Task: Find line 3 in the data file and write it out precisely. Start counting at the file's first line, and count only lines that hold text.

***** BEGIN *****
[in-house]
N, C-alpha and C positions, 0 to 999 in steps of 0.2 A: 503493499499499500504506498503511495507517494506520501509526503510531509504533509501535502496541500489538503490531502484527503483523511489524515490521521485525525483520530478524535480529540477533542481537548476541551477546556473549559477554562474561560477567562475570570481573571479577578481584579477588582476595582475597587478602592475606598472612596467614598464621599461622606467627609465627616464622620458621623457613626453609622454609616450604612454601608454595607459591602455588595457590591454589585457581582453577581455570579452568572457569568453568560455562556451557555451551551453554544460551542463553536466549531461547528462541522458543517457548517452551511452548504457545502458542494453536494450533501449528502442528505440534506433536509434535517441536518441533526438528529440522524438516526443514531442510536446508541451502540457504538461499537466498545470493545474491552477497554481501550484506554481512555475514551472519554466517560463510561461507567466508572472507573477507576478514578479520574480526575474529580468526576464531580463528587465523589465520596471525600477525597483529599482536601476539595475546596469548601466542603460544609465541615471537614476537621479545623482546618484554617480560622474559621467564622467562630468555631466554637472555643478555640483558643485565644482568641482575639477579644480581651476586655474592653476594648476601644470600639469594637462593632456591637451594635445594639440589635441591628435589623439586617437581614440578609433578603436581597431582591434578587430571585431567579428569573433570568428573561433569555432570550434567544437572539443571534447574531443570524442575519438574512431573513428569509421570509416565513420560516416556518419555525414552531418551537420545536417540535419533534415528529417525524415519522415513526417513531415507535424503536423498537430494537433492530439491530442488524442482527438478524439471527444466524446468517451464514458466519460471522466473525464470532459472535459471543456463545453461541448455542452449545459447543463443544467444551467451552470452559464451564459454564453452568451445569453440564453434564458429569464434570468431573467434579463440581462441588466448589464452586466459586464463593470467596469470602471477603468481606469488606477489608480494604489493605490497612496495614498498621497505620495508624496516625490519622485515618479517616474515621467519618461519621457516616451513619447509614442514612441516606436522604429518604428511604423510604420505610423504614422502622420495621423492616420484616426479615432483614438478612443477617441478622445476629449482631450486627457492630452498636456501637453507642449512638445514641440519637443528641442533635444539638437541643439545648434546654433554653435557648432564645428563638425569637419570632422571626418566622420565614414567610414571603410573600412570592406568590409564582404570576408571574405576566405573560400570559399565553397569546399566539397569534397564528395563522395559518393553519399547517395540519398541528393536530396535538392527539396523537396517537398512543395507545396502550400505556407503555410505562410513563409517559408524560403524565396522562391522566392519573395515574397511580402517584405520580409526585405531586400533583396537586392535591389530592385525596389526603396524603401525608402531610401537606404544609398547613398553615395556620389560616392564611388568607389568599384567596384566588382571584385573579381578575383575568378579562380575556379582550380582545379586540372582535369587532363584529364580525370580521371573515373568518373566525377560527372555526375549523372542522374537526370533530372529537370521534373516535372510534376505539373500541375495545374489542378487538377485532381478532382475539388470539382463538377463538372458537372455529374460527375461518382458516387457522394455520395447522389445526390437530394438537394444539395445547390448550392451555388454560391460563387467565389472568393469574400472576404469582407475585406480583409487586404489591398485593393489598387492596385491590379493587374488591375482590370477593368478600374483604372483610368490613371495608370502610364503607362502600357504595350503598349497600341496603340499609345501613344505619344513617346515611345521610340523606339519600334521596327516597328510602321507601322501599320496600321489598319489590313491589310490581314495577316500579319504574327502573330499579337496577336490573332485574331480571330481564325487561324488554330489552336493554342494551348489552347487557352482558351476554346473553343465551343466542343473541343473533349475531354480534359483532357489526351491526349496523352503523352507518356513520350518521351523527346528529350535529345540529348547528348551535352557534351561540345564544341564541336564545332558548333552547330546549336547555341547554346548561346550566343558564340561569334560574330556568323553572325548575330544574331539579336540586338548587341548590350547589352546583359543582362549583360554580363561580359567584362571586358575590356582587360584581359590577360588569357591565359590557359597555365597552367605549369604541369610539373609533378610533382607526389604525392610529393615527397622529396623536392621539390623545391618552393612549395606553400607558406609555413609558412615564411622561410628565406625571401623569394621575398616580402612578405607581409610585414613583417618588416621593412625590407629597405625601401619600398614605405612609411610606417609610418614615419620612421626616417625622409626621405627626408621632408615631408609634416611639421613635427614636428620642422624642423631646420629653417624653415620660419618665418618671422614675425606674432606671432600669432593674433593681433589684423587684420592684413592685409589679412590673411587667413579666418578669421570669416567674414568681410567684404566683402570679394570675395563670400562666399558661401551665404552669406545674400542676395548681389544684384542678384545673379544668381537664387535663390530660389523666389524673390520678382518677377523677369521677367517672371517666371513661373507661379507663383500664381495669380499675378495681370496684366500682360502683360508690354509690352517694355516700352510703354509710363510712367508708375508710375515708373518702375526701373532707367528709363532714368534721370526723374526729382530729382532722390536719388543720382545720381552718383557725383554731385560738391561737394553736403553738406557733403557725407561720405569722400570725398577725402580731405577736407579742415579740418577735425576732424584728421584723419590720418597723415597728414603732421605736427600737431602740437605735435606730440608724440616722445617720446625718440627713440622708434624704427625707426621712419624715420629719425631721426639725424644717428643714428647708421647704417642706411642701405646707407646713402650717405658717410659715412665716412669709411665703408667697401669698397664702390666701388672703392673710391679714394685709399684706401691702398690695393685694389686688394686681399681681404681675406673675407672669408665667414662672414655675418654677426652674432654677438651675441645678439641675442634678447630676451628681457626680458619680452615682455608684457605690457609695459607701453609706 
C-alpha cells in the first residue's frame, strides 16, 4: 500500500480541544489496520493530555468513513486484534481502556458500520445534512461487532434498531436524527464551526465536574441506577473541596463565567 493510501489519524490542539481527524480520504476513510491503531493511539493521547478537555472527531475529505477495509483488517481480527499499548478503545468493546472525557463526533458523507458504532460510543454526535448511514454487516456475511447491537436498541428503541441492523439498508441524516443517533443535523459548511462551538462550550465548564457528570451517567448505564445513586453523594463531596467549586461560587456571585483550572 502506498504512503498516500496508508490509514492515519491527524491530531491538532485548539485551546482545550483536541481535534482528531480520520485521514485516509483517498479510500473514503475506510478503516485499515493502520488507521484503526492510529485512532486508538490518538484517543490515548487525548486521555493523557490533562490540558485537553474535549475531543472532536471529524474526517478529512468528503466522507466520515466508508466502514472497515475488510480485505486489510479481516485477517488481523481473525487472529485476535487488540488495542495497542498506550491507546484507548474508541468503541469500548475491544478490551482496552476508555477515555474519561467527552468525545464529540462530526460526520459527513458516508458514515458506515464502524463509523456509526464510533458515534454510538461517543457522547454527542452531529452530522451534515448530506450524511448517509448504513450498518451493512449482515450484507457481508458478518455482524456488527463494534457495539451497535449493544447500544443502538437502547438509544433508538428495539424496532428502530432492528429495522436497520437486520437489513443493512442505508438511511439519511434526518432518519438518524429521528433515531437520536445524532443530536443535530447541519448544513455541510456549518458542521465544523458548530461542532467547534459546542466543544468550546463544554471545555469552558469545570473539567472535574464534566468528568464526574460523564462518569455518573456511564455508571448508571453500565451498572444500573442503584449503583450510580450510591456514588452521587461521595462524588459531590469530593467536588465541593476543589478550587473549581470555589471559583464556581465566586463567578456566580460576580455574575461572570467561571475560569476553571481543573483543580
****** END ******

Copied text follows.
C-alpha cells in the first residue's frame, strides 16, 4: 500500500480541544489496520493530555468513513486484534481502556458500520445534512461487532434498531436524527464551526465536574441506577473541596463565567 493510501489519524490542539481527524480520504476513510491503531493511539493521547478537555472527531475529505477495509483488517481480527499499548478503545468493546472525557463526533458523507458504532460510543454526535448511514454487516456475511447491537436498541428503541441492523439498508441524516443517533443535523459548511462551538462550550465548564457528570451517567448505564445513586453523594463531596467549586461560587456571585483550572 502506498504512503498516500496508508490509514492515519491527524491530531491538532485548539485551546482545550483536541481535534482528531480520520485521514485516509483517498479510500473514503475506510478503516485499515493502520488507521484503526492510529485512532486508538490518538484517543490515548487525548486521555493523557490533562490540558485537553474535549475531543472532536471529524474526517478529512468528503466522507466520515466508508466502514472497515475488510480485505486489510479481516485477517488481523481473525487472529485476535487488540488495542495497542498506550491507546484507548474508541468503541469500548475491544478490551482496552476508555477515555474519561467527552468525545464529540462530526460526520459527513458516508458514515458506515464502524463509523456509526464510533458515534454510538461517543457522547454527542452531529452530522451534515448530506450524511448517509448504513450498518451493512449482515450484507457481508458478518455482524456488527463494534457495539451497535449493544447500544443502538437502547438509544433508538428495539424496532428502530432492528429495522436497520437486520437489513443493512442505508438511511439519511434526518432518519438518524429521528433515531437520536445524532443530536443535530447541519448544513455541510456549518458542521465544523458548530461542532467547534459546542466543544468550546463544554471545555469552558469545570473539567472535574464534566468528568464526574460523564462518569455518573456511564455508571448508571453500565451498572444500573442503584449503583450510580450510591456514588452521587461521595462524588459531590469530593467536588465541593476543589478550587473549581470555589471559583464556581465566586463567578456566580460576580455574575461572570467561571475560569476553571481543573483543580